Interested in starting your own entrepreneurial journey but unsure what to expect? Then read up on our interview with Nadeem Kassam, founder and CEO of Connect the Doc, located in Vancouver, BC, Canada.

What's your business, and who are your customers?

Every year millions of people in Canada and the United States move to new cities and need to find dentists and doctors that they can trust. Most of them will search Google for a 'Dentist Near Me'. At Connect the Doc, we help these prospective patients find the best dental (and other medical) practices. Our software as a service is set up to solicit feedback from existing patients with the goal of getting them to write Google reviews for the practice. As more dental and medical practices sign up for Connect the Doc, we hope our platform inspires medical practices to provide exceptional service so prospective patients can get the highest quality of care!

Tell us about yourself

My name is Nadeem Kassam, and I was born and raised in Vancouver, Canada. For university, I played tennis at a small college in Walla Walla, Washington, called Whitman College. On the day of my graduation in 2010, my dad, a dentist, called me up and told me that he might have to miss part of my graduation ceremony because he had an emergency patient. Without thinking too much, I told my dad to just "find another dentist and book an appointment online with them for your patient." I knew we did this for hotels and flights. Why couldn't we do this for medical appointments?

So Connect the Doc actually started as an online appointment booking platform for Canadians to find last-minute cancellations and book appointments. Over time as we began to dive deeper into the business, we learned that prospective patients rely heavily on reviews to make their decisions, so we focused our attention on building the best review platform for dentists.

What's your biggest accomplishment as a business owner?

I think there are two big accomplishments that stand out to me. First, is having the patience and perseverance to build this company, which was completely bootstrapped, over the last ten years. I am proud to say that we have never had any venture or angel funding and have found a way to scratch and claw our way to profitability without any external investors.

The second thing I am proud of is how we handled COVID. In the three months following the outbreak in March 2020, we had lost about 50% of our recurring revenue. My only goal at the time was to keep our staff employed so they could continue to support their family and loved ones. I am really proud to say that none of my employees were furloughed. We managed to stay afloat during those difficult 6-9 months when dental practices were mostly closed and keeping their costs as low as possible.

What's one of the hardest things that come with being a business owner?

I think the biggest challenge is coming to terms with the reality of the situation and then managing the risks vs. rewards. I believe that starting a business is one of the most challenging yet rewarding experiences, but it is not for everyone. You need to be 100% committed at all times and have to make so many sacrifices, which will most often have a negative impact on your friends and family in the short term.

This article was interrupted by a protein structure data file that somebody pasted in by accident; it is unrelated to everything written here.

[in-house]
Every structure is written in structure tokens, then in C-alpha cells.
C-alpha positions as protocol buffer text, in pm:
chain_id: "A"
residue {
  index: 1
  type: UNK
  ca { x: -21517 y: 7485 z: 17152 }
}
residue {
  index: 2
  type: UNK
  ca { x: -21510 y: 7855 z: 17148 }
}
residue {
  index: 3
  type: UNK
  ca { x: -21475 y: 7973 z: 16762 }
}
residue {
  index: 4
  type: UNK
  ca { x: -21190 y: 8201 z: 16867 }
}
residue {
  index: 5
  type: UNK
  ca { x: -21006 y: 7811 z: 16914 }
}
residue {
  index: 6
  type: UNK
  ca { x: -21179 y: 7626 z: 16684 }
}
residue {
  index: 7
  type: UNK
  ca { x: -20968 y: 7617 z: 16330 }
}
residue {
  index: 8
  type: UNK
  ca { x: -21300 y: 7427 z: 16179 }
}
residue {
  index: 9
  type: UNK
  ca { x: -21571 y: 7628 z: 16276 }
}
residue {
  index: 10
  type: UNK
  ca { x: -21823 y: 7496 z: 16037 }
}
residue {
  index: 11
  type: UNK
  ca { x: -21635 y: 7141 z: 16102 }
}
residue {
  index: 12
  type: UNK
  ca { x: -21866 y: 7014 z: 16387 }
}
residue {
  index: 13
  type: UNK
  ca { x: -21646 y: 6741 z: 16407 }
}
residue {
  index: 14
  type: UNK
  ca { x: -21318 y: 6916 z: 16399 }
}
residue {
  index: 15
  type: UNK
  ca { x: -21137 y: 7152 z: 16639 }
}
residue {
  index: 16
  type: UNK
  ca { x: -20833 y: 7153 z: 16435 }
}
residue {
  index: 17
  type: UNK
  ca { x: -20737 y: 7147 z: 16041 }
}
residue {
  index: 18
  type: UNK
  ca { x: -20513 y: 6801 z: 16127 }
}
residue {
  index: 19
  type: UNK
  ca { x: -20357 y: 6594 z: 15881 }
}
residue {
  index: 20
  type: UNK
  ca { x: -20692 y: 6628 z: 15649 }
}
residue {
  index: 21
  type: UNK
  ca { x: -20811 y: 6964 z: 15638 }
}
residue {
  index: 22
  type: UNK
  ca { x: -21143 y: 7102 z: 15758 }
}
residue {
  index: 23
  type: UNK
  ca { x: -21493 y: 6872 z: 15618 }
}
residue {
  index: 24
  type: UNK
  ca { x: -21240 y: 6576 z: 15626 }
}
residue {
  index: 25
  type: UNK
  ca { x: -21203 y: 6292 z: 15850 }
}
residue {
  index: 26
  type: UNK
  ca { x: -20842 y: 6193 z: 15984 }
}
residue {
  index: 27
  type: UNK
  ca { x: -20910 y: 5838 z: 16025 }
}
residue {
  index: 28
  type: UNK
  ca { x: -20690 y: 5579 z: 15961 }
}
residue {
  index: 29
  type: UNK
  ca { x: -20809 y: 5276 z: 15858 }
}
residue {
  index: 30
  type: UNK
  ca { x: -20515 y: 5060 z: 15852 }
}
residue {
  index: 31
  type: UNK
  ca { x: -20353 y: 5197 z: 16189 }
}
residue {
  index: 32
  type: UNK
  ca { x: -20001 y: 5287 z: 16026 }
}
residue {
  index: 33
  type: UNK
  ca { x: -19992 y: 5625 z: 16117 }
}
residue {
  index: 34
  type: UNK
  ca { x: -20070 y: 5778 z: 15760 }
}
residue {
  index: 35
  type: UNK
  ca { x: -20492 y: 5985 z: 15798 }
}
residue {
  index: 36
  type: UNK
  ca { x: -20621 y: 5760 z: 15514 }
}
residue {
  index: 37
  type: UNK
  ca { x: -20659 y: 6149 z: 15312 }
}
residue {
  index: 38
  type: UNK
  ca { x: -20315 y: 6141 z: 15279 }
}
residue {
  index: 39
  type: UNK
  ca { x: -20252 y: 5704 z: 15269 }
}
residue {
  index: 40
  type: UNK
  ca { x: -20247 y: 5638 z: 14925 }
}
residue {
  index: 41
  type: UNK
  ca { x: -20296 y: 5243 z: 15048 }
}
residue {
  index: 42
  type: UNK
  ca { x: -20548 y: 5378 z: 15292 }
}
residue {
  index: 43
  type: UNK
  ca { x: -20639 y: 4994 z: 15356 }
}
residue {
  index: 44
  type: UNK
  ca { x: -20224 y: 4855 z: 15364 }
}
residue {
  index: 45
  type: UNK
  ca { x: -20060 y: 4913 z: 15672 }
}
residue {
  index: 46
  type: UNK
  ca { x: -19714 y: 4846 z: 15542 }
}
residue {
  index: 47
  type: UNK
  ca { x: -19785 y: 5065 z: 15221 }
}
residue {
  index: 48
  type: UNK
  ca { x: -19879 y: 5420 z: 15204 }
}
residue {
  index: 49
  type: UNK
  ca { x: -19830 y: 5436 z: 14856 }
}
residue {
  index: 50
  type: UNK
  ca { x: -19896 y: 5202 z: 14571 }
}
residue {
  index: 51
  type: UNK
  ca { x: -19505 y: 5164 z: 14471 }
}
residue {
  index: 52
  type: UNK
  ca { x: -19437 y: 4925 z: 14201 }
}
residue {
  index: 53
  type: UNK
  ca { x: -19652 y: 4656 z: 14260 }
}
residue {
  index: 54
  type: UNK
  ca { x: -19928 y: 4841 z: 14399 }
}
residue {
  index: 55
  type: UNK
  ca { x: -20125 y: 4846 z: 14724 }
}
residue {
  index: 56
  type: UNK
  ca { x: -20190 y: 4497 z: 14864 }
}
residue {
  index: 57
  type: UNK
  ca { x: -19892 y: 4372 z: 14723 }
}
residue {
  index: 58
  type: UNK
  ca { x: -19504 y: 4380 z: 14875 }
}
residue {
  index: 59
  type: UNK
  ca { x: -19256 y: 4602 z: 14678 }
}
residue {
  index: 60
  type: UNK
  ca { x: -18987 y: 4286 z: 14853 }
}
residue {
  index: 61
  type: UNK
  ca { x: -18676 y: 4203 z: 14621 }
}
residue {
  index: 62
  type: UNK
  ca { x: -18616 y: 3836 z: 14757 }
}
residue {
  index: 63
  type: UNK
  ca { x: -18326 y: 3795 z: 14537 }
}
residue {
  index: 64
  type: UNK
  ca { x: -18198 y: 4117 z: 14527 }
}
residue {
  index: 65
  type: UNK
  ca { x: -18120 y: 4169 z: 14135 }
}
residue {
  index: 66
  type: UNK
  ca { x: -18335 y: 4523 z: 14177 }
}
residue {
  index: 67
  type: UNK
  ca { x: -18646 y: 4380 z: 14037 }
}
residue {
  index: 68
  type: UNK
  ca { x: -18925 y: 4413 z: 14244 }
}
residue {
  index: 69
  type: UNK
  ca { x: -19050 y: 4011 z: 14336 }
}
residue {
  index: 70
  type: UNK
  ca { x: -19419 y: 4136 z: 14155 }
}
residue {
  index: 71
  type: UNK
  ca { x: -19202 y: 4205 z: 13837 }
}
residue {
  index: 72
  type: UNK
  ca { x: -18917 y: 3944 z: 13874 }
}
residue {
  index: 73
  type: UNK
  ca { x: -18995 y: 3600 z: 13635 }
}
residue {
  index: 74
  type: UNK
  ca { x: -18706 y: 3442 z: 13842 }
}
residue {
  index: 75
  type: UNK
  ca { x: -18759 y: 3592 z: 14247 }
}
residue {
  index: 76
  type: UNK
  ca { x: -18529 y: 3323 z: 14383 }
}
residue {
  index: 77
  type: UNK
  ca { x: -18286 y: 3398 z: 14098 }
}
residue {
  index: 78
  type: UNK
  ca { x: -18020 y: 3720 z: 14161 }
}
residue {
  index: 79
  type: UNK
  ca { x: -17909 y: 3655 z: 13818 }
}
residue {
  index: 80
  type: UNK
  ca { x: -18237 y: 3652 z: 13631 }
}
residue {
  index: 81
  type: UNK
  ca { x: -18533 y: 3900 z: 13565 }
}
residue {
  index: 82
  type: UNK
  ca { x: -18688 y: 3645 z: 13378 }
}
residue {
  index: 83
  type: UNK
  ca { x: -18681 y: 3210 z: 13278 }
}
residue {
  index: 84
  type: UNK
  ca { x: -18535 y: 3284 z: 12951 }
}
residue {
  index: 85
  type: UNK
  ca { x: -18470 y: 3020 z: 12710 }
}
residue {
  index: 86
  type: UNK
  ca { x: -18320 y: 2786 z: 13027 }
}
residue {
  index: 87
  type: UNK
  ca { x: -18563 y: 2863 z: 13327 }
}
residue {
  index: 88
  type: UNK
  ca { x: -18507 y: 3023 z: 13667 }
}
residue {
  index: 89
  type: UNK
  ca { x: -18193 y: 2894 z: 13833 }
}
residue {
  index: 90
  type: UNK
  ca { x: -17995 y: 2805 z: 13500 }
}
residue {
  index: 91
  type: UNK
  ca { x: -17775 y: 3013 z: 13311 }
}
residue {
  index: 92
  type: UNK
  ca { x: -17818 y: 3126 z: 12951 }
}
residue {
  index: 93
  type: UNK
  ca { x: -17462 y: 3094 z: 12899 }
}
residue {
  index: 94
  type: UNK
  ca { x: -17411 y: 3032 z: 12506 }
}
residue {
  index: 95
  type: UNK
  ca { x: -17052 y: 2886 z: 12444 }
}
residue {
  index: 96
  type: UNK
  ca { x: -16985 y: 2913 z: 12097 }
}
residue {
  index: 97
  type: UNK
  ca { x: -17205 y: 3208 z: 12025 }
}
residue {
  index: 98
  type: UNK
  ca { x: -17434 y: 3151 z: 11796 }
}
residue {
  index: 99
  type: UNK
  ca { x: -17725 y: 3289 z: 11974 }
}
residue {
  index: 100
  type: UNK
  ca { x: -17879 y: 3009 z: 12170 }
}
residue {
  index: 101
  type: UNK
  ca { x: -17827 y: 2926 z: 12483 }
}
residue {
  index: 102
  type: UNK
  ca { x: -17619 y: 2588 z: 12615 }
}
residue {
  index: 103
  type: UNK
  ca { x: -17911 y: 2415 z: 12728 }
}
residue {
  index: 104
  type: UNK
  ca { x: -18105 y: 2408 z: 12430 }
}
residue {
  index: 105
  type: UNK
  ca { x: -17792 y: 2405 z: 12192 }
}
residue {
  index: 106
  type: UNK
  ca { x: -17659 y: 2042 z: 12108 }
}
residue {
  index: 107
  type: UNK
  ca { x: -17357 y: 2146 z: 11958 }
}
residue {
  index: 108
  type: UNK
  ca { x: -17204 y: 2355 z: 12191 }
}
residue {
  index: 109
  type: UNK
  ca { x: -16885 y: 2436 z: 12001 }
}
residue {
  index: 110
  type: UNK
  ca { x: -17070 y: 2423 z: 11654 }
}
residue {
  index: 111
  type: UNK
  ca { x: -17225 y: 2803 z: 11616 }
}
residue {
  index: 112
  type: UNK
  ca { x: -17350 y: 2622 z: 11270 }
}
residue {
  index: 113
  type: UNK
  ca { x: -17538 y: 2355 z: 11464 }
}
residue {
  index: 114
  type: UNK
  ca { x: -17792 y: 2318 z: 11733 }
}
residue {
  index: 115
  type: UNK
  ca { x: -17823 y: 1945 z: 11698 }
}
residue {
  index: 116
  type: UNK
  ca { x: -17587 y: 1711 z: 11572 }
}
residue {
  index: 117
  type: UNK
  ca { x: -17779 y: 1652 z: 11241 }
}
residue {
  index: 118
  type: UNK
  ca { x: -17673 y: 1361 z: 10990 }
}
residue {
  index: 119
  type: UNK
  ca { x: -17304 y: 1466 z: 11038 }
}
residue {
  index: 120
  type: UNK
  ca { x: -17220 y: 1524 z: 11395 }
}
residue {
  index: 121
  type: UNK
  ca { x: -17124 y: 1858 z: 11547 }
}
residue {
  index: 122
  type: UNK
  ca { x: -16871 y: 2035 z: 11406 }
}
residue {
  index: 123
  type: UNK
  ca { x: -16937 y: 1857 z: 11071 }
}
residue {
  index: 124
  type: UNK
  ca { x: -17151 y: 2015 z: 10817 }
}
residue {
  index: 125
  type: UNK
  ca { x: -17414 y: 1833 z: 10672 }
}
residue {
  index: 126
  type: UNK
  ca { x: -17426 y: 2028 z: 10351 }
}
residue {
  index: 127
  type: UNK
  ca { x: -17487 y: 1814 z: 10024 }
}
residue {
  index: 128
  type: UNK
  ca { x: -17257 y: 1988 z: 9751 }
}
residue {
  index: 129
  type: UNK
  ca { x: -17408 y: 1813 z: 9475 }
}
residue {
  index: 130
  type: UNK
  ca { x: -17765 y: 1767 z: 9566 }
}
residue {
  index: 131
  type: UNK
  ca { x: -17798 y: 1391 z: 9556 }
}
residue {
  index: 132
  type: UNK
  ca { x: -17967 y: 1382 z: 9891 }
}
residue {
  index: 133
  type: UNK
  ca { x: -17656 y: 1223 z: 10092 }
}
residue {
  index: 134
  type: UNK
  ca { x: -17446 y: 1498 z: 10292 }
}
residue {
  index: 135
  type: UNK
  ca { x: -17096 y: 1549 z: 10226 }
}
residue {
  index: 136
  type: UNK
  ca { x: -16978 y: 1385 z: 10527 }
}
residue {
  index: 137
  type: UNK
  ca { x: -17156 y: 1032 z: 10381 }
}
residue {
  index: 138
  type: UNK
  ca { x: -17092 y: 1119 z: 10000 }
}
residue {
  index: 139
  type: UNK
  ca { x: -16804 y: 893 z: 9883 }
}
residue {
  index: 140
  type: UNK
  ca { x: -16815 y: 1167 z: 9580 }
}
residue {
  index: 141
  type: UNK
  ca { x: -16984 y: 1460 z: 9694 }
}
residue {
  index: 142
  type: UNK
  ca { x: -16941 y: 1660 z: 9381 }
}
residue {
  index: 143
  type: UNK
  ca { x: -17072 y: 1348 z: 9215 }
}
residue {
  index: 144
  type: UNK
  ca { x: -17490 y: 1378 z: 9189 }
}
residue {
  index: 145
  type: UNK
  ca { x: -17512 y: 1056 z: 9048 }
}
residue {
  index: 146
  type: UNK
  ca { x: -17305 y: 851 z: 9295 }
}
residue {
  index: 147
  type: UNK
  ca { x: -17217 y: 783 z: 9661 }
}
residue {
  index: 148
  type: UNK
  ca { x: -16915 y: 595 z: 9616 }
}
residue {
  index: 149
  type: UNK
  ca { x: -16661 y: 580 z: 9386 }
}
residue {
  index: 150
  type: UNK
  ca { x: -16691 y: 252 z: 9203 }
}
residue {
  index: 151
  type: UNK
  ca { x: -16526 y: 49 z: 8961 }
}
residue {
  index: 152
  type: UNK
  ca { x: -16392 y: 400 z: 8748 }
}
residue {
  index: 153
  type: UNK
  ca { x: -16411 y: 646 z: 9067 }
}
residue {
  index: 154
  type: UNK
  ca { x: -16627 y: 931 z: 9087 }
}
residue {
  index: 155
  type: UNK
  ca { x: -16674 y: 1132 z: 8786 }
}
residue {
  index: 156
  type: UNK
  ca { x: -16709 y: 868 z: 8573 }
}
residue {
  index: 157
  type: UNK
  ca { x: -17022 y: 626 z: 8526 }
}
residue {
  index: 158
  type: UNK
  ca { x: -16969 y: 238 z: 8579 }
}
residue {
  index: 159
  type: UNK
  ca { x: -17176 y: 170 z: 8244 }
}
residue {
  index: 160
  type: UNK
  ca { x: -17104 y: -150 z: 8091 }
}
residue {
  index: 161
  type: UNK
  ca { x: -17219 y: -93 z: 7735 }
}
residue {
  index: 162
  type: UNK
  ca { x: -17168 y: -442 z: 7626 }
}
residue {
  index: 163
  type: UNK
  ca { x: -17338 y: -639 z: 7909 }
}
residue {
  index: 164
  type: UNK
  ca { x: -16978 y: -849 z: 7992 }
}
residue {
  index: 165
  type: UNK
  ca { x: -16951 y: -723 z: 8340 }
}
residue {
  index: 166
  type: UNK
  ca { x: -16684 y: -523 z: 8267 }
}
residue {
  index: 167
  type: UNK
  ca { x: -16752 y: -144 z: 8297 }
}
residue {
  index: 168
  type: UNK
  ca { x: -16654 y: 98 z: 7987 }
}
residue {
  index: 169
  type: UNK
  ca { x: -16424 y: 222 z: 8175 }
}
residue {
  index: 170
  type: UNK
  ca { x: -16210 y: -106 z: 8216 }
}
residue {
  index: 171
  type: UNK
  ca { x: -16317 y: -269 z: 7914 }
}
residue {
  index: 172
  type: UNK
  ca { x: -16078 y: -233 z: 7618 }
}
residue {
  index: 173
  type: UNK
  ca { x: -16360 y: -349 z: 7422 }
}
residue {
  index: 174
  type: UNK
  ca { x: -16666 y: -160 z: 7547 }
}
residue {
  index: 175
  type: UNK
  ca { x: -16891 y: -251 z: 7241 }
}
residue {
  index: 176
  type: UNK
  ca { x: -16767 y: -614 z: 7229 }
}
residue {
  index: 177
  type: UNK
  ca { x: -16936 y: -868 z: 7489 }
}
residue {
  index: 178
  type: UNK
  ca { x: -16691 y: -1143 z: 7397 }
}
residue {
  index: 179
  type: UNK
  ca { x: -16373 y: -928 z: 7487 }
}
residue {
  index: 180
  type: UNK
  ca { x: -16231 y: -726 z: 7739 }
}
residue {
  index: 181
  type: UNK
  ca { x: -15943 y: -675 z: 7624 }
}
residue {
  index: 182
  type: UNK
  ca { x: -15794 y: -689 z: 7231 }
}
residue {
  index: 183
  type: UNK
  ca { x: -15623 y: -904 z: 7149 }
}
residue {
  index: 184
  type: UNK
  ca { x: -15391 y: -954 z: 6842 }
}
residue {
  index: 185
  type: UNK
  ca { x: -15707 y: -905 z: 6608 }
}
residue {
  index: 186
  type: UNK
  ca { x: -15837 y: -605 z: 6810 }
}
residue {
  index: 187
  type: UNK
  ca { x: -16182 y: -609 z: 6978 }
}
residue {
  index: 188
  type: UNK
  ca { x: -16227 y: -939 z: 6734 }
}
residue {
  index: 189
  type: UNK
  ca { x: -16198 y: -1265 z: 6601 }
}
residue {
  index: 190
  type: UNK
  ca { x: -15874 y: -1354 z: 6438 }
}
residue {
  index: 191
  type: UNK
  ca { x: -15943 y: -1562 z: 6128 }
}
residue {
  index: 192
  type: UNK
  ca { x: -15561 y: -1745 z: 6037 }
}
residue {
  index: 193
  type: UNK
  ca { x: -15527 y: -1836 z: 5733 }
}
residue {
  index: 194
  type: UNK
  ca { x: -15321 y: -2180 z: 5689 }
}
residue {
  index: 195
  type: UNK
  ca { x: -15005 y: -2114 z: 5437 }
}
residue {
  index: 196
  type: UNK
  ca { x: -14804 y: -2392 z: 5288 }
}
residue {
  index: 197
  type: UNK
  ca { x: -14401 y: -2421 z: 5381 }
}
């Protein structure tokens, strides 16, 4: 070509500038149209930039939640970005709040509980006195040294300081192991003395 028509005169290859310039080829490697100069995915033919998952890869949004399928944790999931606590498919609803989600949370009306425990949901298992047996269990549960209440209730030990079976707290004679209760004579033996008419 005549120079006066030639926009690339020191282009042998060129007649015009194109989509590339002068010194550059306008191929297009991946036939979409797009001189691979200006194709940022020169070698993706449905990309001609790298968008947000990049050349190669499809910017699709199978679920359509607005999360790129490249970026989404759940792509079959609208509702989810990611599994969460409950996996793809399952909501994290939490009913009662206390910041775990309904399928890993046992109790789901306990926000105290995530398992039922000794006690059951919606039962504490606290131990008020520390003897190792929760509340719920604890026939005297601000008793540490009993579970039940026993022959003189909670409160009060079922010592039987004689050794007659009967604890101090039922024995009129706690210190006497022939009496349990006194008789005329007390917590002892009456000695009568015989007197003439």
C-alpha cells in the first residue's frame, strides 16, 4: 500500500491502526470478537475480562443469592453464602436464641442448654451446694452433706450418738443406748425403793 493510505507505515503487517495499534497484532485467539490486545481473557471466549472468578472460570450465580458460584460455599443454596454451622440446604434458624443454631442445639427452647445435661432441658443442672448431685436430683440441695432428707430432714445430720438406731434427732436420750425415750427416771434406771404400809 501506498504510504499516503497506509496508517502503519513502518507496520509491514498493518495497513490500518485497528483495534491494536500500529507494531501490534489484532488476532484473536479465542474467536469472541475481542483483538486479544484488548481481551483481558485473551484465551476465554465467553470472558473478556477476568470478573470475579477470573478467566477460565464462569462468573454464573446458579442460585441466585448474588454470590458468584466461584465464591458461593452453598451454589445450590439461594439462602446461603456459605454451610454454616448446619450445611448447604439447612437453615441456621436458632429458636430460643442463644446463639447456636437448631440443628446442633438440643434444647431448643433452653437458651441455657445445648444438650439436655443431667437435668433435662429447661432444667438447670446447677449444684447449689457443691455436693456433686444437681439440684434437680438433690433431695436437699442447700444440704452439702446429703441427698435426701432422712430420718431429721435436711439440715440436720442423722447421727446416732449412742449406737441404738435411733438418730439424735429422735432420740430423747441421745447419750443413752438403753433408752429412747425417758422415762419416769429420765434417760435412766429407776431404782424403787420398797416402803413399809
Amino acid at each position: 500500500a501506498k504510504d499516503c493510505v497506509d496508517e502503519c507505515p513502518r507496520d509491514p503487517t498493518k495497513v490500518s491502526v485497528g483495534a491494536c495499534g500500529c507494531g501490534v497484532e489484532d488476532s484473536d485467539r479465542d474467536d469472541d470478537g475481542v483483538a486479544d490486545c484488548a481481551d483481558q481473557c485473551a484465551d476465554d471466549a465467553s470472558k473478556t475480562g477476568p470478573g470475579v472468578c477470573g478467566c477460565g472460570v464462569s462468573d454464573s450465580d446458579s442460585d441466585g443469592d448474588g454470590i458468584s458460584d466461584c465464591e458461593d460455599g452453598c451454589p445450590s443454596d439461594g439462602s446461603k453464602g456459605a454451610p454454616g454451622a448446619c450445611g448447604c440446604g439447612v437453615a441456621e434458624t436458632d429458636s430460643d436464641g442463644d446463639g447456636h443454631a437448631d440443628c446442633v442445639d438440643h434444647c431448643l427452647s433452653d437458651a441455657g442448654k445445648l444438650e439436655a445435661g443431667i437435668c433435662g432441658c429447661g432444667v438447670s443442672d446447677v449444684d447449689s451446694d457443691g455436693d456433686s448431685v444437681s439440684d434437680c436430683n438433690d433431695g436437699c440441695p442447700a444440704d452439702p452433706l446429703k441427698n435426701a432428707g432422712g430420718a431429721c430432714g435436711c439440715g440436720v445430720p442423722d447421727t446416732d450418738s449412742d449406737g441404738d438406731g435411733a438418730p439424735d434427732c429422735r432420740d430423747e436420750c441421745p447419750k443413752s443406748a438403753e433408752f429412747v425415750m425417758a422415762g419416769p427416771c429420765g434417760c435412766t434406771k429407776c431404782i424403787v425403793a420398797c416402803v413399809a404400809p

You have to eat, sleep, and breathe your business until you "make it," and then you'll have a bit of room to breathe. Sometimes ideas don't work, and the business does not make sense. This happened to us when we started as an online appointment booking portal. In theory, it sounded great, and all of our surveys and focus groups loved it, but in practice, it did not work the way we intended it to. When we pivoted to focus on reputation management, it was a really difficult decision because I felt like I was giving up on my initial dream of Connect the Doc being an app that connects patients and doctors. But the more I thought about it, the more I realized that we needed to do something different. For me, it was a greater risk to continue going down that path than it was to make the pivot.

What are the top tips you'd give to anyone looking to start, run and grow a business today?

  1. Sell, Sell, Sell - Before spending thousands of dollars building something, spend a small amount of time and money just selling your idea. Pretend you have it, sell it, and when they give you their credit card, let them know that you are still building the idea and that this is a deposit. The main goal is to find out your sales cycle and the reception of the product/service before you commit to spending all your time on something that may or may not work.
  2. Don't quit your job quite yet... While you are in the early stages of your business, you should keep your day job and work on your business before and after work. Save up enough money to be able to live for one year without your day job, and when the time is right, convert to being a full-time entrepreneur. Ideally, you would do this after you have proved to yourself that there is a market for your idea.
  3. Set Goals, Timelines, and Action Items - One of the biggest mistakes that I have made is not setting clear enough goals and timelines from the get-go. I've learned that it is really crucial to set a goal, have a timeline, and then set little mini action items that you need to do to help you reach your goals and timelines. It is often much easier to achieve your larger goals when you break things up into bite-size pieces.

Where can people find you and your business?


If you like what you've read here and have your own story as a solopreneur that you'd like to share, then email; we'd love to feature your journey on these pages.

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